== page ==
A Heart So White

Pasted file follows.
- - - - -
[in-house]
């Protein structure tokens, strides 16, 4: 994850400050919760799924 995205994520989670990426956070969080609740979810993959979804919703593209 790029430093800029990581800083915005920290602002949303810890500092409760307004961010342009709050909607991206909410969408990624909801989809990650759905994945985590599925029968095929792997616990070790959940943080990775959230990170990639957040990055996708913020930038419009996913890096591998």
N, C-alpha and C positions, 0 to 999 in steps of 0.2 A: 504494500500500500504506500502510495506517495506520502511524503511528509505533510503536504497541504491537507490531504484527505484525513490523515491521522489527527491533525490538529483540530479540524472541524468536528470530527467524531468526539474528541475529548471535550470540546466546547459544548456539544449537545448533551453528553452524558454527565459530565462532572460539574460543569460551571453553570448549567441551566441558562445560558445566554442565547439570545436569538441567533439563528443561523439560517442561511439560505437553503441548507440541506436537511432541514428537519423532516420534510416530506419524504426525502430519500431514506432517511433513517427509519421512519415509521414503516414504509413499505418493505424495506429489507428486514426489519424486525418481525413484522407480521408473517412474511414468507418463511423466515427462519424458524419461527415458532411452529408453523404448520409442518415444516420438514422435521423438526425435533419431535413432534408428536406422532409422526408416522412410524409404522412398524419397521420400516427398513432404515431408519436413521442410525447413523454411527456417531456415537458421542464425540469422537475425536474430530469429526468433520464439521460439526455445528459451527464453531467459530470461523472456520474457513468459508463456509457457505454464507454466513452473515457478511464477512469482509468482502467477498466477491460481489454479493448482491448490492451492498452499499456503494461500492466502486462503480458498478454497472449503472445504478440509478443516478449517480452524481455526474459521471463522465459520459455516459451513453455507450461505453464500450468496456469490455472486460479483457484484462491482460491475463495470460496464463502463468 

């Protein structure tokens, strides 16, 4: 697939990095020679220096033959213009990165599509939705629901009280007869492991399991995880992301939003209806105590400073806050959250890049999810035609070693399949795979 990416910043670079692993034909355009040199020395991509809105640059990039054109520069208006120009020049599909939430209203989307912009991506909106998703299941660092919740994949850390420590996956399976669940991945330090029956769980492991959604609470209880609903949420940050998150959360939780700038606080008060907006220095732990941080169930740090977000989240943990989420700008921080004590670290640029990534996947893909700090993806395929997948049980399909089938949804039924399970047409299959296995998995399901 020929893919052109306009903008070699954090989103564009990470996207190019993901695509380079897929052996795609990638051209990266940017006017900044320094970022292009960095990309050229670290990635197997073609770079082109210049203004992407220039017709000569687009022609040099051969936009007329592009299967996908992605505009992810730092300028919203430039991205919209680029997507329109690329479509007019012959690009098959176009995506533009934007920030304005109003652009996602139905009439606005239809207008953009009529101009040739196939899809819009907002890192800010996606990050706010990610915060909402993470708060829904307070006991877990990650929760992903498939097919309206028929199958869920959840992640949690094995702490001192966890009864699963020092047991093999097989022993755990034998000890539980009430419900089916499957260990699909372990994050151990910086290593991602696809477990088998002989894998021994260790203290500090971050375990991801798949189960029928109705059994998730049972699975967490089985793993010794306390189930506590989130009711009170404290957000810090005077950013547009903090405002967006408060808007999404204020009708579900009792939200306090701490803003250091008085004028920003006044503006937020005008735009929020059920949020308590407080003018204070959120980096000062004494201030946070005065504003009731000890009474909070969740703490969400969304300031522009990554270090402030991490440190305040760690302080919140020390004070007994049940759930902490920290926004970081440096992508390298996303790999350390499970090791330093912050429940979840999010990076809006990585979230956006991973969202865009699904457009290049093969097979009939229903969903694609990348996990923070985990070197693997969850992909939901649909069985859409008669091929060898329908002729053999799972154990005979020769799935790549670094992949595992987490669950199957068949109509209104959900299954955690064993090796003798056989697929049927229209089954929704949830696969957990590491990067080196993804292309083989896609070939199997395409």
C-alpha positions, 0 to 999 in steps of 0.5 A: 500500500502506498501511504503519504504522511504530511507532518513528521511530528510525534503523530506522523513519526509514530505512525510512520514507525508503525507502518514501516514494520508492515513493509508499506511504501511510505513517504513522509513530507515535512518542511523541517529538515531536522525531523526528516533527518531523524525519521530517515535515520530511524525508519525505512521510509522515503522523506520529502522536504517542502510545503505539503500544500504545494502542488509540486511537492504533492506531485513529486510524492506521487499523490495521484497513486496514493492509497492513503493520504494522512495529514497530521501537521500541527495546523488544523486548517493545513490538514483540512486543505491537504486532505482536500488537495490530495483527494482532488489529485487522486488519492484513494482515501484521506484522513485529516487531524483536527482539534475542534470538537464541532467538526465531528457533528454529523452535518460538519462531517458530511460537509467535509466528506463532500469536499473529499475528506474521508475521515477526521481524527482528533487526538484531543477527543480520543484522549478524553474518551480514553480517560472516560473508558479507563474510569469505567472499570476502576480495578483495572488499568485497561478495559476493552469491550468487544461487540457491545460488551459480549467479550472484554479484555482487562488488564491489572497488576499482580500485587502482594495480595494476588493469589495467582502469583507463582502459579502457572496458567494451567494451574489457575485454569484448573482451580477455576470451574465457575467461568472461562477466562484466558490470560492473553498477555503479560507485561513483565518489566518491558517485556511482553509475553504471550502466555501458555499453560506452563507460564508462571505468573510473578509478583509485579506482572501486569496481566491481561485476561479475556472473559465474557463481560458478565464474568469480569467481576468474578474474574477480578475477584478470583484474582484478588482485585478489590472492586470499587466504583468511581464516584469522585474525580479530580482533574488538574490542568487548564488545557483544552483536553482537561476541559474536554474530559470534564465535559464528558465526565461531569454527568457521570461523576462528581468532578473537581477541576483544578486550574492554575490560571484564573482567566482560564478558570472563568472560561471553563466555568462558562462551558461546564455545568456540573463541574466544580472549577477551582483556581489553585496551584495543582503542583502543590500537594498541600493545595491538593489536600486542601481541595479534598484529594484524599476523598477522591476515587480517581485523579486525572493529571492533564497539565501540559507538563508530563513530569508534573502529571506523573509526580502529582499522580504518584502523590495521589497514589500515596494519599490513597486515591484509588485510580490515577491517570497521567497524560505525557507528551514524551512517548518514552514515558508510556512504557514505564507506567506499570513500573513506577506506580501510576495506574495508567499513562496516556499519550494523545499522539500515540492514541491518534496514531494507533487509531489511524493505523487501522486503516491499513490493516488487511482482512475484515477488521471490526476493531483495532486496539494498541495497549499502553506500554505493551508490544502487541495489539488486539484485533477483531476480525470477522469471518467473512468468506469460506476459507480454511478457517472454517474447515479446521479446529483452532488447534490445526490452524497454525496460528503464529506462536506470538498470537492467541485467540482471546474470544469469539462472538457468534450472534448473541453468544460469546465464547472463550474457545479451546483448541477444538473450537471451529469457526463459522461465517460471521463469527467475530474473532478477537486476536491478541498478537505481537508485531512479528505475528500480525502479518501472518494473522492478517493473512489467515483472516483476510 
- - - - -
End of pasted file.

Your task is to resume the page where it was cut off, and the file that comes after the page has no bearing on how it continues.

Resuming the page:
Juan knows little about his widowed father Ranz, a man with a troubled past: if he has been old no lies, that is because he has asked no questions. All he does know is that before marrying Juan’s mother, Ranz was married to her elder sister who committed suicide. The unspoken dialogue between father and son, however, is to become a spelling out of the horrifying truth when Juan’s wife Luisa turns discreet confessor to the burdened old man. What gradually emerges is a repetition of scenes already experienced by Juan in the course of his travels – a married man blackmailed by his mistress in a Havana hotel, a lonely woman in New York pursuing a series of seedy lovers through the lonely-hearts columns. With remarkable skill and delicacy Javier Marias builds up his colours to produce a startling picture of two generations, two marriages, and of that secret commerce between spouses which rests on the gossamer-thin threads of an unspoken accord.